Divorce Disparities in Egypt

It is no secret that gender equalities exist in the modern Egyptian world. In the divorce realm, Egyptian women face an increased gender bias. From eyewitness requirements to forced mediation, women in Egypt must jump through numerous legal hoops before being granted an inadequate, imbalanced divorce. The root of the issue stems from the battle between secular Egyptian legislation, United Nations’ international human rights laws, and the doctrines of Shari ‘a.

1975 Egyptian movie titled "Uriidu hall an", which dealt with inequalities of divorce laws in Egypt

1975 Egyptian movie titled “Uriidu hall an”, which dealt with inequalities of divorce laws in Egypt

The application of Shari ‘a is apparent in the laws of personal status, which dictates a woman’s place in marriage, divorce, child custody, and inheritance. The first implementations and codifications of personal status laws took place “in 1920 and 1929, when two laws adopted to enlarge the grounds upon which a woman can initiate divorce, to include harm; failure to provide maintenance; absence of the husband; condemnation of the husband to jail and serious or incurable defect or disease” (Bernard-Maugiron). For Muslim Egyptian women, the contention over personal status law reform is “centered on the Islamic legal term khula’, a divorce process initiated by the female spouse in which she forfeits financial rights and reimburses her husband the dowry when contracting the marriage” (Gomez-Rivas). The current form of khula’ was established in 2000 and was accompanied by a reform that granted women the right to divorce in the event of a husband’s contracting a second marriage. Backlash against these new laws came from conservative religious groups, who claimed that the laws were contradictory of shari’a. This is an important argument because in 1980, under the rule of Anwar Sadat, the government amended the constitution to declare that shari’a was “the principle source of Egyptian legislation.” This movement of women’s rights based on Islamic ideals led to the denotation of the 1980’s and 1990’s as the beginning of women’s “endangered rights”. Although Egypt ratified the Convention on the Elimination of All Forms of Discrimination Against Women (CEDAW) in 1980, “Egypt’s government cited specific adherence to Islamic law (shari’a) to evade its obligation to protect women’s rights, including a woman’s right to equal access to divorce” (Human Rights Watch).

The enforcement of personal status laws and the adherence to shari’a have provided a tumultuous atmosphere for Egyptian women who want a divorce. For Egyptian women, a divorce is much more difficult to access than if she were a man. While men have a unilateral and unconditional right to divorce, women must resort to Egypt’s inefficient courts if they wish to divorce their husbands (Human Rights Watch).  The backlogged courts only exacerbate the issue by implementing procedural and evidentiary hurdles that Egyptian women must navigate in order to obtain a divorce. These difficulties, delays, and unequal standards leave Egyptian women in a tough position: do they stay in their often times abusive relationships, or do they surrender their financial rights and beg their husbands to divorce them? In addition, the government requires all women seeking divorce to submit to compulsory mediation, whereas a man who divorces his wife is not subject to forced mediation (Human Rights Watch). It can be see that this forced mediation on the women’s side is a clear biased notion that women cannot make rational decisions and must have intervention in order to stop them from tearing apart their families.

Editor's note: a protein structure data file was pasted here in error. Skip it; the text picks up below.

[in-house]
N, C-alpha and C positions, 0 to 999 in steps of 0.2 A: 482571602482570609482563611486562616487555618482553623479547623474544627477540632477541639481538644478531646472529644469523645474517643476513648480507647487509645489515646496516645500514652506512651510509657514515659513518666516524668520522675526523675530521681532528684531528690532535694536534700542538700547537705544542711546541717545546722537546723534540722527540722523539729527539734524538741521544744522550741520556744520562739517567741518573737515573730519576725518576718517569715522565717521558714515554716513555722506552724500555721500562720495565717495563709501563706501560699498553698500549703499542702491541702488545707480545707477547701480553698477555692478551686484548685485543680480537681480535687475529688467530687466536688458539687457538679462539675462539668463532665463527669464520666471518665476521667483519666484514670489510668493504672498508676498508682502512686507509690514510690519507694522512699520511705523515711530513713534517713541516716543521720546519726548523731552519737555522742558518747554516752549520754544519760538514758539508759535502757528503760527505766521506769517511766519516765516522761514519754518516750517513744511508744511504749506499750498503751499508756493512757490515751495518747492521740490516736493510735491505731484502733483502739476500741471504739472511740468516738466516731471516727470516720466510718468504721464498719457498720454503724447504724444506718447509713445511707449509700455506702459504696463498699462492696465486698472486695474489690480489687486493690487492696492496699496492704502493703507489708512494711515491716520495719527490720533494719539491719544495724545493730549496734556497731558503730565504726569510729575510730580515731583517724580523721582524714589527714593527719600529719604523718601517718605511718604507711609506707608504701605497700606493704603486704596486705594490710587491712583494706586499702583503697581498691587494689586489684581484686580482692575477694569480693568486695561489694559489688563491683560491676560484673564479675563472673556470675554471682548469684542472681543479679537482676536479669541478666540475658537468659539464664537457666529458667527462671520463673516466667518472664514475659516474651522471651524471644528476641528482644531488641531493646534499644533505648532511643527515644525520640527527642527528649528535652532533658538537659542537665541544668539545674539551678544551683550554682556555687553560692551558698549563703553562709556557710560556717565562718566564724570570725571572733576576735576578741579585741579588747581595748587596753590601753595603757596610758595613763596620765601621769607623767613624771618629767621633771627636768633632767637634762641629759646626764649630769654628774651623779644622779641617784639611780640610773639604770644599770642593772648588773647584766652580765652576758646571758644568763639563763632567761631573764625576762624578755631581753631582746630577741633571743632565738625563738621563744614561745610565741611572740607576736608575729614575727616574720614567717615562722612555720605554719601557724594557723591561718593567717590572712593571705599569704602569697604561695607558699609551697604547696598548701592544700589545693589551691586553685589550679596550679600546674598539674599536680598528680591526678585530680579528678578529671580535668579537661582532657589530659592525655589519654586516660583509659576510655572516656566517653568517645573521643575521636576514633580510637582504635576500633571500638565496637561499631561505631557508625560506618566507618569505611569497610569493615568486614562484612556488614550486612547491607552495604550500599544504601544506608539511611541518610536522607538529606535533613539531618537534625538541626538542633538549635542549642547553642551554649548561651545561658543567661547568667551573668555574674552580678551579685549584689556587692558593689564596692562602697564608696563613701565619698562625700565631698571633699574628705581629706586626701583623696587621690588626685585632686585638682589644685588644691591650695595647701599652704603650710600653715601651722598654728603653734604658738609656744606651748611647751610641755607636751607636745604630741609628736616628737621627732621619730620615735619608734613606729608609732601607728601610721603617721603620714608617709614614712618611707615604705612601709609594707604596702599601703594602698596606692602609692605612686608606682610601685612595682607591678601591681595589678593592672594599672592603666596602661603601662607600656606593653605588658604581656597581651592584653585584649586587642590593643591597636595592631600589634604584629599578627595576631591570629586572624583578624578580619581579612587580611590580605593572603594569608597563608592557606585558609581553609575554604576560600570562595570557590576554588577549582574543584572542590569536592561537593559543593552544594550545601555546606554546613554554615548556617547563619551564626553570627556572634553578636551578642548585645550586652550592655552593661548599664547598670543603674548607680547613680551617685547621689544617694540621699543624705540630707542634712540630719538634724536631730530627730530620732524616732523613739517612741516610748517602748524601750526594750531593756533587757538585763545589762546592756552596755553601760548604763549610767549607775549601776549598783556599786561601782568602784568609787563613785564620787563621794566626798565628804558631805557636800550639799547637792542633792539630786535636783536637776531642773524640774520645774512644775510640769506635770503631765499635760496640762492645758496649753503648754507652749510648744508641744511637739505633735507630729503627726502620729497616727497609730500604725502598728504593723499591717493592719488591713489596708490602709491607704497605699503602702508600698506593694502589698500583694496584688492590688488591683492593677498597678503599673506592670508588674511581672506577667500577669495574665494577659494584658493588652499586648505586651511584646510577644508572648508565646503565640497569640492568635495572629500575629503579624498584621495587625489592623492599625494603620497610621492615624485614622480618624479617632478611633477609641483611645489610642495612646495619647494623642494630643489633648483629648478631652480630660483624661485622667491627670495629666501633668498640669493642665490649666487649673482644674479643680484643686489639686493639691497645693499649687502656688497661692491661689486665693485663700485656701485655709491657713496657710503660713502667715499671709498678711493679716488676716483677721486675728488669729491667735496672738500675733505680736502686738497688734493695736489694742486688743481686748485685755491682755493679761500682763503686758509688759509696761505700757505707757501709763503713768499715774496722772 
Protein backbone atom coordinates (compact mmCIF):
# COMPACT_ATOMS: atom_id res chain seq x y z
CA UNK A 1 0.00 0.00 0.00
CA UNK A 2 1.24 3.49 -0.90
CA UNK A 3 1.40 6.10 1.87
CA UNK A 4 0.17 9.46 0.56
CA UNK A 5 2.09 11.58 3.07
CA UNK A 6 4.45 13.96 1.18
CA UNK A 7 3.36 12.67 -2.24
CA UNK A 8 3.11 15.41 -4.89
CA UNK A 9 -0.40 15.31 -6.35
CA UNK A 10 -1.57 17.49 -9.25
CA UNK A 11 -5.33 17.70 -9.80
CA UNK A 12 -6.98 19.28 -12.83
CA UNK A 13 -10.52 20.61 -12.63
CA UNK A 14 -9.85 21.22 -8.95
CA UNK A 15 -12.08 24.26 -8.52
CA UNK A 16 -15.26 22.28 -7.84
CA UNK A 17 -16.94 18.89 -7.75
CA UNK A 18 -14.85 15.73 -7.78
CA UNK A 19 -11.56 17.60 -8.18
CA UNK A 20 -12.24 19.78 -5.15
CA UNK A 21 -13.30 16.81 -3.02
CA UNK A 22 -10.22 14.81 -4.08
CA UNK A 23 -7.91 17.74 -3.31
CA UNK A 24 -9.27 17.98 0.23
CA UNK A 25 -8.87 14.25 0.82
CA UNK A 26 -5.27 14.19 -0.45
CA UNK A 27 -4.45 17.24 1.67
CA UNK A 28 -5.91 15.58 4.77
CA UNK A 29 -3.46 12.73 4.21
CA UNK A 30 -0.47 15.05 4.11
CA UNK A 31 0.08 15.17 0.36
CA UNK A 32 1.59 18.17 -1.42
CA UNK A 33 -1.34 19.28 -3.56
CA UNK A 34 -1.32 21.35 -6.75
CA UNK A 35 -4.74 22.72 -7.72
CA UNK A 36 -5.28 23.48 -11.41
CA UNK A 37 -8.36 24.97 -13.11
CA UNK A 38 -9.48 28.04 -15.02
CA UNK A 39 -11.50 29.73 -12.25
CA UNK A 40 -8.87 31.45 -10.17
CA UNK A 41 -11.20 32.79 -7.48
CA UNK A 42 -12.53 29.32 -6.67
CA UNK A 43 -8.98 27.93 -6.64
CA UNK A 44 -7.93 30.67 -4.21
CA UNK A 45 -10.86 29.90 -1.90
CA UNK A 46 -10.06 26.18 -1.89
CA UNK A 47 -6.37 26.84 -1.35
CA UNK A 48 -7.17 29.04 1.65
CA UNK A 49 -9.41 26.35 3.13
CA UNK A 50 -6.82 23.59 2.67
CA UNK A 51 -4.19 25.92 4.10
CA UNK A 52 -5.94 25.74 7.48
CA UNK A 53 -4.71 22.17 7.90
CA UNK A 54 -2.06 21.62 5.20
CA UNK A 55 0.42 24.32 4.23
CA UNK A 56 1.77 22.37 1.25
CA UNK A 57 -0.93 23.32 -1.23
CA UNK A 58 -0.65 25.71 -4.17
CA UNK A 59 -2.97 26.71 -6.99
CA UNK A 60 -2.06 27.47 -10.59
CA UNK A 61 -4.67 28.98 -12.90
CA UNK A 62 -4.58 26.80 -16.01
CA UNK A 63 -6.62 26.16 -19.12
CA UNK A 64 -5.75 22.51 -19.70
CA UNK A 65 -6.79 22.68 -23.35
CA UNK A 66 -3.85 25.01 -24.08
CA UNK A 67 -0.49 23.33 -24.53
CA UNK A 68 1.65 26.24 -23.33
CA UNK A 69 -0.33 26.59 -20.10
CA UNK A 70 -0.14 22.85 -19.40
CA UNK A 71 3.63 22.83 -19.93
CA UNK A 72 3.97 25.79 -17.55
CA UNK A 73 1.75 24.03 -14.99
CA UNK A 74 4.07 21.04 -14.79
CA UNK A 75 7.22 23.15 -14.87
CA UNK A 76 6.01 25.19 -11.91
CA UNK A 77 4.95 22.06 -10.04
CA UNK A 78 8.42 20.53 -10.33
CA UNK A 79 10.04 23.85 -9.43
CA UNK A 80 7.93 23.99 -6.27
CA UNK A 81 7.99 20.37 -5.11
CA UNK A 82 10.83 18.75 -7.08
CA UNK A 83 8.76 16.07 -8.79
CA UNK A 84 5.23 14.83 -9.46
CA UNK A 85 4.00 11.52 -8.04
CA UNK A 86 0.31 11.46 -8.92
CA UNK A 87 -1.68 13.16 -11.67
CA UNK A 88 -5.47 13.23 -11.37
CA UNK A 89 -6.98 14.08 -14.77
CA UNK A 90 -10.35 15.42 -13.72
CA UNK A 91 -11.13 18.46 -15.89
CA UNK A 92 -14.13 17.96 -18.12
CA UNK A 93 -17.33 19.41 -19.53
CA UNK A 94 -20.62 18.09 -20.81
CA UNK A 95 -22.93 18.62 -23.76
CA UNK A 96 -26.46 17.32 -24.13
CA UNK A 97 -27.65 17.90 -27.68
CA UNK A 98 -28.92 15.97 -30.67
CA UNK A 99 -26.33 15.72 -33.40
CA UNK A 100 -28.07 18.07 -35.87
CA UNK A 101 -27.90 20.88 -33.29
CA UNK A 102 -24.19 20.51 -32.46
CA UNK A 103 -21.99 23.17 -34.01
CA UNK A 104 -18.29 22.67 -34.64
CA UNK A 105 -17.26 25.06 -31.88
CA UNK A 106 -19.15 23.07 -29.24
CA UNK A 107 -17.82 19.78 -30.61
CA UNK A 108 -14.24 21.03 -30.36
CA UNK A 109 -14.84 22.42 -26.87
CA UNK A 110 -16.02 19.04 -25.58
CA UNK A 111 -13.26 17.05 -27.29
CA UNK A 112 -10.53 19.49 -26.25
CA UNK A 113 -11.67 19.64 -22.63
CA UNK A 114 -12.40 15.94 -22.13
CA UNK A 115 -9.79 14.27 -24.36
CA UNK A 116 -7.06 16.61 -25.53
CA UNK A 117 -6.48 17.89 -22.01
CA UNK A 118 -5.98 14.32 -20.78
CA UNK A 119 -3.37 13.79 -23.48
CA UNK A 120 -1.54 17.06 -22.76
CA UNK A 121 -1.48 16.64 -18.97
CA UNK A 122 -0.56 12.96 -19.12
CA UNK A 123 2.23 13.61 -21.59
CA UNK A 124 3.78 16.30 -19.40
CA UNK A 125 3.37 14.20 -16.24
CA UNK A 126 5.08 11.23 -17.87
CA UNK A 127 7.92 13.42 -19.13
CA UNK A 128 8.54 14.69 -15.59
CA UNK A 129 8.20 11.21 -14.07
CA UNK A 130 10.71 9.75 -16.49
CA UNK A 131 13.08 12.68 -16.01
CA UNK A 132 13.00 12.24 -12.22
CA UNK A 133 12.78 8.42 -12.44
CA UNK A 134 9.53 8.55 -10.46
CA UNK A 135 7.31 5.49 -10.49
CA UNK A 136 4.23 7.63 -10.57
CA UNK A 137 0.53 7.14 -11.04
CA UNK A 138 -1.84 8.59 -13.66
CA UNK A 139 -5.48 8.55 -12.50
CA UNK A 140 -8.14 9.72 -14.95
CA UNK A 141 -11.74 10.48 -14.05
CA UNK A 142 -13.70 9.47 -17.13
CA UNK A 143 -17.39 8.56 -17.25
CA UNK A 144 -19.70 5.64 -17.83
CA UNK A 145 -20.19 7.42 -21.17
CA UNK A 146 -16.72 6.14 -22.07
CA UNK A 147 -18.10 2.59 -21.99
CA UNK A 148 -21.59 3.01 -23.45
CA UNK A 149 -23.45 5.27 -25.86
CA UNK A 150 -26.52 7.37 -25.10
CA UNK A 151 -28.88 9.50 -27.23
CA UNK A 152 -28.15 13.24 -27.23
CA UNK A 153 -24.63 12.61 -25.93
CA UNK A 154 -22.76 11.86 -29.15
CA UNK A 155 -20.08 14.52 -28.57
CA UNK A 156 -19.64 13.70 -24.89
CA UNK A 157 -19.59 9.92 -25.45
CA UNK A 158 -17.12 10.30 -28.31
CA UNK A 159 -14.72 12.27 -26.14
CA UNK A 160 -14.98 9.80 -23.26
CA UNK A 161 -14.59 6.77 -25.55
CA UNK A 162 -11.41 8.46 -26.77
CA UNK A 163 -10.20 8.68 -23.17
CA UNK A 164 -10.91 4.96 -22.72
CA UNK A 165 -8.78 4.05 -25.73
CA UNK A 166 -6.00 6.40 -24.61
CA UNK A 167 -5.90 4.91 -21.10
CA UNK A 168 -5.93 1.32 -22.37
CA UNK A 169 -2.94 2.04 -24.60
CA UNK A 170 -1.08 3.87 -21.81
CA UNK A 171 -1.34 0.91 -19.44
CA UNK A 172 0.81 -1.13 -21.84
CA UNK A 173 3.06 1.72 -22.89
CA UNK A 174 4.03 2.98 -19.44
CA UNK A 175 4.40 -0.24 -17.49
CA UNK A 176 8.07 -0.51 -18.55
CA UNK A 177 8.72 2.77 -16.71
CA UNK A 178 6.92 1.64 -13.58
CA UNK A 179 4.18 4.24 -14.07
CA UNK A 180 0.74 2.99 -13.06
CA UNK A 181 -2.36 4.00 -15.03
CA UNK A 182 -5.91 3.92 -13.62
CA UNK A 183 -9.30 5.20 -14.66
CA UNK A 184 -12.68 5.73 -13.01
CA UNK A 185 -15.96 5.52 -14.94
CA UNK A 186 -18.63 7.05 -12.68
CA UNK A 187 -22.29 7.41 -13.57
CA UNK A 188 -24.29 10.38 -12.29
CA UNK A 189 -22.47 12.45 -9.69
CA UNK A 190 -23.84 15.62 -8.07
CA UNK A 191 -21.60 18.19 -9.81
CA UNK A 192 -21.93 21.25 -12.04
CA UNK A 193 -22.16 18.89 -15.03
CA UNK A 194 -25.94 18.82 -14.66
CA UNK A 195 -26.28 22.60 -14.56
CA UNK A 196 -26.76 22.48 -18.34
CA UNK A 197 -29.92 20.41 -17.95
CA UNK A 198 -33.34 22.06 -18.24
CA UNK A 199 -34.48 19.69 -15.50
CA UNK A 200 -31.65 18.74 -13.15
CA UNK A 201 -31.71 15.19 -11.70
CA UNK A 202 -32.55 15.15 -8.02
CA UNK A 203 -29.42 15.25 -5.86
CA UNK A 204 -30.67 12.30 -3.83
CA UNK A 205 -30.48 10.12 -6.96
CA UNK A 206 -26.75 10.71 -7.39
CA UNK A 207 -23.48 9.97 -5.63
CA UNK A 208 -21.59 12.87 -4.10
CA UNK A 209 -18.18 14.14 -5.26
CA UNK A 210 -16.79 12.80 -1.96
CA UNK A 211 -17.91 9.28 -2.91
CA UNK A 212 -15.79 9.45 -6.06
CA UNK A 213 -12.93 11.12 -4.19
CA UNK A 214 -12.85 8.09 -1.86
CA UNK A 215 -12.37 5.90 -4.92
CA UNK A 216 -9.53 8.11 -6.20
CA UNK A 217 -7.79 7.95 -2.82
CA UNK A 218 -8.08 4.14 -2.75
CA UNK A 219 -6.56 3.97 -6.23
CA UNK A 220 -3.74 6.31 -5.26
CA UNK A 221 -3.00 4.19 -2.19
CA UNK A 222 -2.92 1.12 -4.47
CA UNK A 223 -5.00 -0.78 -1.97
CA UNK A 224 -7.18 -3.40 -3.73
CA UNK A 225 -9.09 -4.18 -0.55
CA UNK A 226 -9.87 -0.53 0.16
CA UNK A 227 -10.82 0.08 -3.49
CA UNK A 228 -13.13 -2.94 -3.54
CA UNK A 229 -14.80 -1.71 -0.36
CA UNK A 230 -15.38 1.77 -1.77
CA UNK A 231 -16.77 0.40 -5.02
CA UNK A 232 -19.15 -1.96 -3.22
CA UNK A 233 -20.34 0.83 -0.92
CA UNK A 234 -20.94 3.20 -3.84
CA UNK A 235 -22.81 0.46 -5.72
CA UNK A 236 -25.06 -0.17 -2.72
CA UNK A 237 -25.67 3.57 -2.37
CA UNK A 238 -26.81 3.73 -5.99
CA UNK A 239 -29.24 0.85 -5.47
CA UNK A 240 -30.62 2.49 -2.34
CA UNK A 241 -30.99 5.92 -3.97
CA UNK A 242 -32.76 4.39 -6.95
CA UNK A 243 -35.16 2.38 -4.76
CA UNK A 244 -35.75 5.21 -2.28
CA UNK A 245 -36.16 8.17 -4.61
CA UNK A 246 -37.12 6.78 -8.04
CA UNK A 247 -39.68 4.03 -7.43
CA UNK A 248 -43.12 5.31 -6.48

These disparities, and many others that were not discussed, should compel the Egyptian government to take action against discriminatory laws that place women in an unsafe, uninviting position of whether to lose everything or stay in potentially dangerous marriages.  Facing financial bankruptcy and possible homelessness, many women feel obligated to stay with their husbands, regardless of how violent their home life may be. The current legal system in Egypt is perpetuating the powerlessness many Egyptian women face at home, and a call for action needs to be addressed. While the introduction of the khula’ divorce law and the ratification of the CEDAW provide women a small ounce of power, it is only a slight improvement from their previous state. Other small steps towards women’s equality in marriage and divorce include Law No 100 of 1985, which “allowed divorced women to get a financial compensation, to keep marital home until the end of children custody, and extended female child custody by the mother until age 12 for girls and age 10 for boys” (Bernard-Maugiron). While this law, Law No 1 of 2000, and Law No 11 of 2004 provide women partial power in a divorce, there is still a substantial amount of work that needs to be accomplished before Egyptian women can feel secure in their abilities to access an unbiased divorce.

 

 

 

Works Cited

 

Bernard-Maugiron, Natalie. “Personal Status Laws in Egypt.” Promotion of Women’s Rights (2010): n. pag. GTZ (German Technical Cooperation), Mar. 2010. Web. 03 Dec. 2014.

Gomez-Rivas, Camilo. “Women, Shari’a, and Personal Status Law Reform in Egypt after the Revolution | Middle East Institute.” Women, Shari’a, and Personal Status Law Reform in Egypt after the Revolution | Middle East Institute. Middle East Institute, 1 Oct. 2011. Web. 04 Dec. 2014.

Human Rights Watch. Divorced from Justice: Women’s Unequal Access to Divorce in Egypt. Copyright: 2004 Human Rights Watch. Vol. 16, No. 8.